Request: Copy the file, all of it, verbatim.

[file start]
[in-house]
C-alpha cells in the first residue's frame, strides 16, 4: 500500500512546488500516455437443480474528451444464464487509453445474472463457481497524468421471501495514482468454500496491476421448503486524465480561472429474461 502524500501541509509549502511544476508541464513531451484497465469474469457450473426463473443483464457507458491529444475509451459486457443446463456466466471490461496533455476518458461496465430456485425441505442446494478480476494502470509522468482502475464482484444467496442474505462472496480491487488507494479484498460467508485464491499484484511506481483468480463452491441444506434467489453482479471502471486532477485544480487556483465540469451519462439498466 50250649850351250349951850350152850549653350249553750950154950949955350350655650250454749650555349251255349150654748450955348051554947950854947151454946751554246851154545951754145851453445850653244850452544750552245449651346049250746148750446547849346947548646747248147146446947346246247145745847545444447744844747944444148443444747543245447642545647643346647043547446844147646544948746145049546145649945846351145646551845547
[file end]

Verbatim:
[in-house]
C-alpha cells in the first residue's frame, strides 16, 4: 500500500512546488500516455437443480474528451444464464487509453445474472463457481497524468421471501495514482468454500496491476421448503486524465480561472429474461 502524500501541509509549502511544476508541464513531451484497465469474469457450473426463473443483464457507458491529444475509451459486457443446463456466466471490461496533455476518458461496465430456485425441505442446494478480476494502470509522468482502475464482484444467496442474505462472496480491487488507494479484498460467508485464491499484484511506481483468480463452491441444506434467489453482479471502471486532477485544480487556483465540469451519462439498466 50250649850351250349951850350152850549653350249553750950154950949955350350655650250454749650555349251255349150654748450955348051554947950854947151454946751554246851154545951754145851453445850653244850452544750552245449651346049250746148750446547849346947548646747248147146446947346246247145745847545444447744844747944444148443444747543245447642545647643346647043547446844147646544948746145049546145649945846351145646551845547